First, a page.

Written for Clash. Read online HERE.
Release The Bats / London Forum / Oct 30, 2008
If punter costumes are rather thin on the ground tonight – Clash counts but a handful at ATP’s annual Halloween bash at the Forum (night one of two this year following huge demand for tickets) – on-stage thrills are in abundance. A six-band bill that’s the stuff of the more discerning rocker’s wet dreams, Release The Bats is a can’t-miss event that’s dragged your correspondent kicking and screaming from his sickbed for one evening of sonic indulgence.
Proceedings begin on the floor, in front of the stage, as Lightning Bolt typically set up their gear at audience eye level; the Rhode Island duo’s pulverising riot-rock is at its best when delivered at synapse-shredding volume, but equipment malfunctions see that the pair rarely strike any sort of flow. Intermittently brilliant, tonight’s not Lightning Bolt’s finest hour by a long shot – but try telling that to the faces packed tight about them, well and truly at ground zero, and expect to receive a thick ear for your cheek.
Pissed Jeans are the first act to mount The Forum’s sizeable stage, and vocalist Matt Korvette makes the most of the space, writhing and grinding in a manner wholly expected by acolytes of the Pennsylvania four-piece. Their Jesus Lizard-echoing squall – albeit a squall that’s the product of men fighting their instruments, rather than simply playing them – fills the cavernous venue with ease, and while their fractured punk songs might always be an acquired taste – discernable lyrics are in short supply, drama provided by the pure physicality of the performance – there’s no doubting the infectiousness of the Sub Pop-signed outfit’s raw energy.
While Pissed Jeans get the adrenaline glands working overtimes, San Francisco Kraut-stoners Wooden Shjips shift pulses down a beat or some, with a head-nodding set of songs taken from their self-titled of last year and this year’s singles collection compilation. Few in the limited front-and-centre throng truly get into their heady grooves, but slip into the fog they conjure and soon senses are hypnotized – there’s nothing revolutionary at work, quite deliberately so, and they certainly don’t mirror the explosiveness of their recordings live, but the in-your-face Wooden Shjips are certainly preferable to the off-you-face variety. Listen to this lot when out of your mind and you’ll never return from whatever hazy horizons you’ve wandered across.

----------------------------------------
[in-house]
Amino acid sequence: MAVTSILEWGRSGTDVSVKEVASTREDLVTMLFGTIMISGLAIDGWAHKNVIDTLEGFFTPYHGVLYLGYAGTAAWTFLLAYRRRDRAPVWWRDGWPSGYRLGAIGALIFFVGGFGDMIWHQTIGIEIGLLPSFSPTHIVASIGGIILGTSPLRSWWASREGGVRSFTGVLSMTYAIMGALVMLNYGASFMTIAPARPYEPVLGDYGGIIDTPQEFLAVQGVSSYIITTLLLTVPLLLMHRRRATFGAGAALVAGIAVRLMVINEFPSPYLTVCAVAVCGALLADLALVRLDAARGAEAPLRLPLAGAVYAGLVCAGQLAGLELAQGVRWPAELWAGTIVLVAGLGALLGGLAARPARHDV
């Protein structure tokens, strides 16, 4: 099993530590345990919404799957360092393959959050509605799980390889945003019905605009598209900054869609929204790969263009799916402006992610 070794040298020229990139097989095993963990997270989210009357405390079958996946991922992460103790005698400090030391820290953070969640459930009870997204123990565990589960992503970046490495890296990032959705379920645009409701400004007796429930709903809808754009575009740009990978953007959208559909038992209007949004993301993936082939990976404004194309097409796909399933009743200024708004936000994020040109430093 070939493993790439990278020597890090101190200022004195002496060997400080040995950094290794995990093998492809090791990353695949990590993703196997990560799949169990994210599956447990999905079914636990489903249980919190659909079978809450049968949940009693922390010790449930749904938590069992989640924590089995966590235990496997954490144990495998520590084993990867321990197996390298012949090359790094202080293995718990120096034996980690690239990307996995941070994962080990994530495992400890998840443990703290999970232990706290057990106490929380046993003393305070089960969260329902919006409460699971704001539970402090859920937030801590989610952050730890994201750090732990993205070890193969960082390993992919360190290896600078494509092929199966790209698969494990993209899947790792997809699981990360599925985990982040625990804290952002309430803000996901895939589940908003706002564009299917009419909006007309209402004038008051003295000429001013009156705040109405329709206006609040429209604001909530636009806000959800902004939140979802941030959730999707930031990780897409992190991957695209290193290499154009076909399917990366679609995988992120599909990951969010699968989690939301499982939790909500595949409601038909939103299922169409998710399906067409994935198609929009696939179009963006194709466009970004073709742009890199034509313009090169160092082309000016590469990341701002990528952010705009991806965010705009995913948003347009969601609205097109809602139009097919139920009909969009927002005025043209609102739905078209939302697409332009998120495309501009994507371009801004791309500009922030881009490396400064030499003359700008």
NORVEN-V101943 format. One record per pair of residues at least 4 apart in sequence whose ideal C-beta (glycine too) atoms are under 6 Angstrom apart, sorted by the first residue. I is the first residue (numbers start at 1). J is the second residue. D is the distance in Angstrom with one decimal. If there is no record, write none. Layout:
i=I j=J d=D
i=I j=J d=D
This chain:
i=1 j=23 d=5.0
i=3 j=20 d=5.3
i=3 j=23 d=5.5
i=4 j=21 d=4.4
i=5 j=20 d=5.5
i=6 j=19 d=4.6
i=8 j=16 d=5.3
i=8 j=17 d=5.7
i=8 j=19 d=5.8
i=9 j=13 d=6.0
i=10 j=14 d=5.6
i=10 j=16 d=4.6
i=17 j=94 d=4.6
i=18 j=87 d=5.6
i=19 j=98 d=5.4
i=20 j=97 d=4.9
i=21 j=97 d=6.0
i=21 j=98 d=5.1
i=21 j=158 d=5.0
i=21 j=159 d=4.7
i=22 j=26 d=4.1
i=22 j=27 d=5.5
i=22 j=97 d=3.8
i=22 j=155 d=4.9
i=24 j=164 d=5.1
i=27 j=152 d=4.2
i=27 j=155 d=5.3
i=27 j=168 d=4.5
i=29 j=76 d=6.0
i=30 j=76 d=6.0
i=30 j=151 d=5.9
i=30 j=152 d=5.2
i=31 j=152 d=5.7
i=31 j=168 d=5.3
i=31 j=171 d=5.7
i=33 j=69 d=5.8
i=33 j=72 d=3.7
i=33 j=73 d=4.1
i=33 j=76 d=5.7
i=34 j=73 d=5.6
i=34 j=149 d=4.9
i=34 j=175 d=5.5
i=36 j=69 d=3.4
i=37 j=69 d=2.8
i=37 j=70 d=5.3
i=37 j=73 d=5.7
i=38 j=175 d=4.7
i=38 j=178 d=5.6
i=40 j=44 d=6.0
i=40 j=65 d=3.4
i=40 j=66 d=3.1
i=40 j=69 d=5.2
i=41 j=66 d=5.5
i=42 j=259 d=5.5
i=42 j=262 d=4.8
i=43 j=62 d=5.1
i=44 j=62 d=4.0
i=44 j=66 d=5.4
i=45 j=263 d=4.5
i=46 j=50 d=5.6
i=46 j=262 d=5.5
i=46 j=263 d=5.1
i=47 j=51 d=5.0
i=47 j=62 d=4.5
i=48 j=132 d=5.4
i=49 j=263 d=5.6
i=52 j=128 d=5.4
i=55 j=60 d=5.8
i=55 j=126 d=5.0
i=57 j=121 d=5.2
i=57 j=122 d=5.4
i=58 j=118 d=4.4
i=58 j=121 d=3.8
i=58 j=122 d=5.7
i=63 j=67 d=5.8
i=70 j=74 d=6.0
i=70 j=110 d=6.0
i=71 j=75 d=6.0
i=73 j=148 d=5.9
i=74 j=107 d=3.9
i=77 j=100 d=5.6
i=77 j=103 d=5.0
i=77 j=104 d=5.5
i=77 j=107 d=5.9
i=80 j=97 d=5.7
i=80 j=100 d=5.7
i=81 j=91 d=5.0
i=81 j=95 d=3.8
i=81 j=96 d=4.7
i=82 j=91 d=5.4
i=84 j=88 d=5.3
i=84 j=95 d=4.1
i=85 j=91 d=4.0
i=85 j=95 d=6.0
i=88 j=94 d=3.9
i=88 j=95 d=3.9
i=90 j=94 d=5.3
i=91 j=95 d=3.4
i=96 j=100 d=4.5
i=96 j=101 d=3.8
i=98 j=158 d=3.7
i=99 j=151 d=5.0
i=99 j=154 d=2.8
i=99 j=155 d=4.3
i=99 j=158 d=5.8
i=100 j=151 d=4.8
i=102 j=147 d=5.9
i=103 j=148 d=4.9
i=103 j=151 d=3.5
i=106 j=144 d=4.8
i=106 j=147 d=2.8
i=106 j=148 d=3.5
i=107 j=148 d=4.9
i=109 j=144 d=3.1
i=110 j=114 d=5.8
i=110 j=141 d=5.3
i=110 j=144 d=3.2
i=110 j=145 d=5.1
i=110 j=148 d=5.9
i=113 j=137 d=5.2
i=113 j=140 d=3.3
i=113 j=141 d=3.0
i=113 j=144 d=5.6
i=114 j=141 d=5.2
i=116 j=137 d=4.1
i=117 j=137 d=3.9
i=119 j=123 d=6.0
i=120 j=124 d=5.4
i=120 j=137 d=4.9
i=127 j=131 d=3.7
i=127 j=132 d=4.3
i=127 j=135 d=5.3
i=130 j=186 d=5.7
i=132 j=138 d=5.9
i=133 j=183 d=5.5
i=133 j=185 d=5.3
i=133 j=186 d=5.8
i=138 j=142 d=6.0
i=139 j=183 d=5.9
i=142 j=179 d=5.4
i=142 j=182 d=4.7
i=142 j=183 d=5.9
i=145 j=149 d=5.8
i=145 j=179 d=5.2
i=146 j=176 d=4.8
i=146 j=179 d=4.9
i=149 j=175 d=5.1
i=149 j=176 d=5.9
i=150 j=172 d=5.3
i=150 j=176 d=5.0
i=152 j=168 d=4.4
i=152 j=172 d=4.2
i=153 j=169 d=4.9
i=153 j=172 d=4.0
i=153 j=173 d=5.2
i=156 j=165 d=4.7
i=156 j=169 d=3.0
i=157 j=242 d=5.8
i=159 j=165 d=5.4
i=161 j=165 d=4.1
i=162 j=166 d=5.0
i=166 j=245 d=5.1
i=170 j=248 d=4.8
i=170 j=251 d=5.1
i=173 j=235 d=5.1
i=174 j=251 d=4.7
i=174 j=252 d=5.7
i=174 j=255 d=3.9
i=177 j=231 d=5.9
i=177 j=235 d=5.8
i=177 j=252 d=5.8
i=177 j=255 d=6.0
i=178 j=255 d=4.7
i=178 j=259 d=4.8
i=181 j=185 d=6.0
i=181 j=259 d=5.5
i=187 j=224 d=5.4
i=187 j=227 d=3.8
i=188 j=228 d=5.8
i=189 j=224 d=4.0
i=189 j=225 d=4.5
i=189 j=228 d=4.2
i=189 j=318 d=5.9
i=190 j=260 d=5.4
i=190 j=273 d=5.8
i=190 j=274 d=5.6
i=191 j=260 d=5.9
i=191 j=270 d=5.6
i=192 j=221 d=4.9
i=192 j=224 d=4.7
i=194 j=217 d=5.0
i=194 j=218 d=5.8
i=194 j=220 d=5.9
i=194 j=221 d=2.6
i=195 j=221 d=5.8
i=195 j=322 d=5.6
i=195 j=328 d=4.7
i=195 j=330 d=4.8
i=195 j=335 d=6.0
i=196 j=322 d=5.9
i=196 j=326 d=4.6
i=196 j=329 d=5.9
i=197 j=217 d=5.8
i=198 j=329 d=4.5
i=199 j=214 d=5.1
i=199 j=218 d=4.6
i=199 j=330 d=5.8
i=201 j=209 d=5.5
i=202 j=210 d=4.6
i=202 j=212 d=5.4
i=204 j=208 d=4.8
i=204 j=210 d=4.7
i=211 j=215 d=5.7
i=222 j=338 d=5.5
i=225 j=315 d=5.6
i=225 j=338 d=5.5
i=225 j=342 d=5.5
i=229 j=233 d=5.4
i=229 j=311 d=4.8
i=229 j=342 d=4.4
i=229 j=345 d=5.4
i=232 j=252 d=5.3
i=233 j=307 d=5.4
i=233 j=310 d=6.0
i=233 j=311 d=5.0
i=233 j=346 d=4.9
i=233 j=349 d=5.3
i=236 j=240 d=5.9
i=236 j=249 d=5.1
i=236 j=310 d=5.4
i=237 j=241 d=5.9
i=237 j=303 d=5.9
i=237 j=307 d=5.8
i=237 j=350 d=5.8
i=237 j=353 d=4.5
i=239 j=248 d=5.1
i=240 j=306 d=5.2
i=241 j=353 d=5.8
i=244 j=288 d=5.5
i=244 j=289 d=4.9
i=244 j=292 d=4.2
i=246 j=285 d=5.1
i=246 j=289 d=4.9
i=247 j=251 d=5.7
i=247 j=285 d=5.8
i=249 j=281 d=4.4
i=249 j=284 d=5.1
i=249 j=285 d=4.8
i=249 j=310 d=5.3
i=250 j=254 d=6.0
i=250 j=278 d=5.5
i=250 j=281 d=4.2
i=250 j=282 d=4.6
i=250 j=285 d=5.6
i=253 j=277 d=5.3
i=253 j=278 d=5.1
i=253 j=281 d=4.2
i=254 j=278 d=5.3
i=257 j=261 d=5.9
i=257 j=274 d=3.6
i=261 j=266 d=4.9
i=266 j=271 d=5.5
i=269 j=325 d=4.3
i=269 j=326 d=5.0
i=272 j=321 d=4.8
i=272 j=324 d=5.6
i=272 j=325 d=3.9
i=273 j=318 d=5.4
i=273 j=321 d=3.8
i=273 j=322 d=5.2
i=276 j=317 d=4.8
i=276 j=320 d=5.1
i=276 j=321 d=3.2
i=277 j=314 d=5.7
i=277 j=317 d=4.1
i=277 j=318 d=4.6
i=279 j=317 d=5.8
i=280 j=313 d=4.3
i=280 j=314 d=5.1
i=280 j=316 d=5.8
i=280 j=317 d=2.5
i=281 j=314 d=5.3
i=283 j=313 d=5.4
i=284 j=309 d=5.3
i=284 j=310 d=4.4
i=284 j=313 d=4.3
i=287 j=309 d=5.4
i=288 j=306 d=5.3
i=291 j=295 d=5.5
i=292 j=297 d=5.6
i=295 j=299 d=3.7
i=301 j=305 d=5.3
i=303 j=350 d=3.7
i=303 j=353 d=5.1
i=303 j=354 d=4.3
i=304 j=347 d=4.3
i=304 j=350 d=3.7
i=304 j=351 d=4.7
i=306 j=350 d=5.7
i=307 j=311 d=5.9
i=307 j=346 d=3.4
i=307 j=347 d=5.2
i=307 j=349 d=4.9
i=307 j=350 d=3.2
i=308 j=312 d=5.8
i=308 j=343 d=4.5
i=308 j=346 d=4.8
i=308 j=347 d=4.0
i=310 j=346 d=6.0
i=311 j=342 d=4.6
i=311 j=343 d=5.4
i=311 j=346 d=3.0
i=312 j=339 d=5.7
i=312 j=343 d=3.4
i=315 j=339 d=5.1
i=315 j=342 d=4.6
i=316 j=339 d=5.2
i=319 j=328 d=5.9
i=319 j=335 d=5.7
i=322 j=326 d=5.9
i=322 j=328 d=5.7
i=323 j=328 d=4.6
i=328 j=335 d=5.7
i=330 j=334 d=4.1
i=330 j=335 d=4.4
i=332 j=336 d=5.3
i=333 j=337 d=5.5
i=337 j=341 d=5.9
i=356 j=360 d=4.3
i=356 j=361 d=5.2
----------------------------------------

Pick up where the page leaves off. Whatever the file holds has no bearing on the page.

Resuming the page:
The main event for many is the appearance of Les Savy Fav, and the Brooklyn five-piece don’t disappoint their growing fanbase. With the whole group decked out in corpse paint – four in hoodies and jeans, frontman Tim Harrington emerging in ghoulish vampire get-up – they’re into the spirit of the event like no preceding band, too (sorry Wooden Shjips – as nice as that gold turban is, it’s not winning any fancy dress prizes), and before long fists are punched into the air to the sounds of the band’s winning choruses. ‘Patty Lee’ is an early highlight, Harrington takes a tour of the venue, via the balcony, without missing too many words, and the likes of ‘We’ll Make A Lover Of You’ and ‘The Equestrian’ have many an onlooker wondering why this didn’t happen sooner for such a clearly fantastic band. They’re making up for their time spent languishing in relative obscurity though, and by the time ‘Who Rocks The Party’ thunders to a climax, after a brief sojourn for some amateur dramatics, it’s smiles and sweaty faces all round.
But Les Savy Fav are trumped, their should-be show-stealing set bettered by a three-piece whose sense of humour has rarely been worn so obviously. Taking the stage in full fancy dress, Shellac – Steve Albini as a mummy, Bob Weston as Frankenstein’s monster, and centrally placed drummer Todd Trainer as a wild-eyed Dracula – unleash a set that grips the audience tight and doesn’t let up ‘til the comedy gruntings of Weston, where there should have been lyrics, allow everyone to take a breathe while they’re laughing along. ‘Squirrel Song’ is vicious, ‘Steady As She Goes’ sensational, and before long the band’s attire is overlooked – the music consumes all. There are thousands, and it isn’t some kind of metaphor to suggest they’re all won over.
While doom titans Om close the show, Clash has to skip out early to make its train… which it misses anyway. Thanks, London Underground, for your brilliant service. Nightbus, street lights, ears ringing, Steve Albini’s nipples… Release The Bats proves (again) entirely worth shaking the covers off for.